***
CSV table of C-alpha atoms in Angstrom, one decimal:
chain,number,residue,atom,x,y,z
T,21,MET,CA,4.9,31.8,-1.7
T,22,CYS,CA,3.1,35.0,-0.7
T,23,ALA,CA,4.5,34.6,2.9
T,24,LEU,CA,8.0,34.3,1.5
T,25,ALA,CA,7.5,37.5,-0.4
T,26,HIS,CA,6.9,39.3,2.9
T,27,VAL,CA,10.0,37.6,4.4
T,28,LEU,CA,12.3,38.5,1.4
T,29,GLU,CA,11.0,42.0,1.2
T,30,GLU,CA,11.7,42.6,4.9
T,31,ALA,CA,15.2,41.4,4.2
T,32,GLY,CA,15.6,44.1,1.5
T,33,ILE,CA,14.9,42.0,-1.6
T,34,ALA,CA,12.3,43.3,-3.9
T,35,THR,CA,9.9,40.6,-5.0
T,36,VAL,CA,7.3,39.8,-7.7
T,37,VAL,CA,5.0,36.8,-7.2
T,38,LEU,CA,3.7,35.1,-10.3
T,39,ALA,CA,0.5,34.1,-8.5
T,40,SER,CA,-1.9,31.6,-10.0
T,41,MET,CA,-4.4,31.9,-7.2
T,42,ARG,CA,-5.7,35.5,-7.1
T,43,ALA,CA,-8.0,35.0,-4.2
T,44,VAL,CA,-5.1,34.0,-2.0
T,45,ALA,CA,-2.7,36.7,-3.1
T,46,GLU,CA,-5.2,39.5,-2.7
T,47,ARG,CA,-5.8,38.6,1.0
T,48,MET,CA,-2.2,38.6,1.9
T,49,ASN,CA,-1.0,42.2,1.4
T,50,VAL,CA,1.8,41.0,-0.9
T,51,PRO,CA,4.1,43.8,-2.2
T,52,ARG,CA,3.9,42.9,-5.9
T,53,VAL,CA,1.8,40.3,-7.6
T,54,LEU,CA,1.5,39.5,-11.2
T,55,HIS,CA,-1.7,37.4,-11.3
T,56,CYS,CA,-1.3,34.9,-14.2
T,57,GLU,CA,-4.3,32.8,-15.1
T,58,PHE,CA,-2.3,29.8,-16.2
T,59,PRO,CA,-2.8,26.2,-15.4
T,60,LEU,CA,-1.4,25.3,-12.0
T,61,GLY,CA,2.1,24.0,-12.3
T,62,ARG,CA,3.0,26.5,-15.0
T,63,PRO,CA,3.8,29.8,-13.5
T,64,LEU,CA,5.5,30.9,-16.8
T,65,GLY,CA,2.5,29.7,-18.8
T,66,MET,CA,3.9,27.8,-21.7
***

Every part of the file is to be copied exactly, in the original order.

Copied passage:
CSV table of C-alpha atoms in Angstrom, one decimal:
chain,number,residue,atom,x,y,z
T,21,MET,CA,4.9,31.8,-1.7
T,22,CYS,CA,3.1,35.0,-0.7
T,23,ALA,CA,4.5,34.6,2.9
T,24,LEU,CA,8.0,34.3,1.5
T,25,ALA,CA,7.5,37.5,-0.4
T,26,HIS,CA,6.9,39.3,2.9
T,27,VAL,CA,10.0,37.6,4.4
T,28,LEU,CA,12.3,38.5,1.4
T,29,GLU,CA,11.0,42.0,1.2
T,30,GLU,CA,11.7,42.6,4.9
T,31,ALA,CA,15.2,41.4,4.2
T,32,GLY,CA,15.6,44.1,1.5
T,33,ILE,CA,14.9,42.0,-1.6
T,34,ALA,CA,12.3,43.3,-3.9
T,35,THR,CA,9.9,40.6,-5.0
T,36,VAL,CA,7.3,39.8,-7.7
T,37,VAL,CA,5.0,36.8,-7.2
T,38,LEU,CA,3.7,35.1,-10.3
T,39,ALA,CA,0.5,34.1,-8.5
T,40,SER,CA,-1.9,31.6,-10.0
T,41,MET,CA,-4.4,31.9,-7.2
T,42,ARG,CA,-5.7,35.5,-7.1
T,43,ALA,CA,-8.0,35.0,-4.2
T,44,VAL,CA,-5.1,34.0,-2.0
T,45,ALA,CA,-2.7,36.7,-3.1
T,46,GLU,CA,-5.2,39.5,-2.7
T,47,ARG,CA,-5.8,38.6,1.0
T,48,MET,CA,-2.2,38.6,1.9
T,49,ASN,CA,-1.0,42.2,1.4
T,50,VAL,CA,1.8,41.0,-0.9
T,51,PRO,CA,4.1,43.8,-2.2
T,52,ARG,CA,3.9,42.9,-5.9
T,53,VAL,CA,1.8,40.3,-7.6
T,54,LEU,CA,1.5,39.5,-11.2
T,55,HIS,CA,-1.7,37.4,-11.3
T,56,CYS,CA,-1.3,34.9,-14.2
T,57,GLU,CA,-4.3,32.8,-15.1
T,58,PHE,CA,-2.3,29.8,-16.2
T,59,PRO,CA,-2.8,26.2,-15.4
T,60,LEU,CA,-1.4,25.3,-12.0
T,61,GLY,CA,2.1,24.0,-12.3
T,62,ARG,CA,3.0,26.5,-15.0
T,63,PRO,CA,3.8,29.8,-13.5
T,64,LEU,CA,5.5,30.9,-16.8
T,65,GLY,CA,2.5,29.7,-18.8
T,66,MET,CA,3.9,27.8,-21.7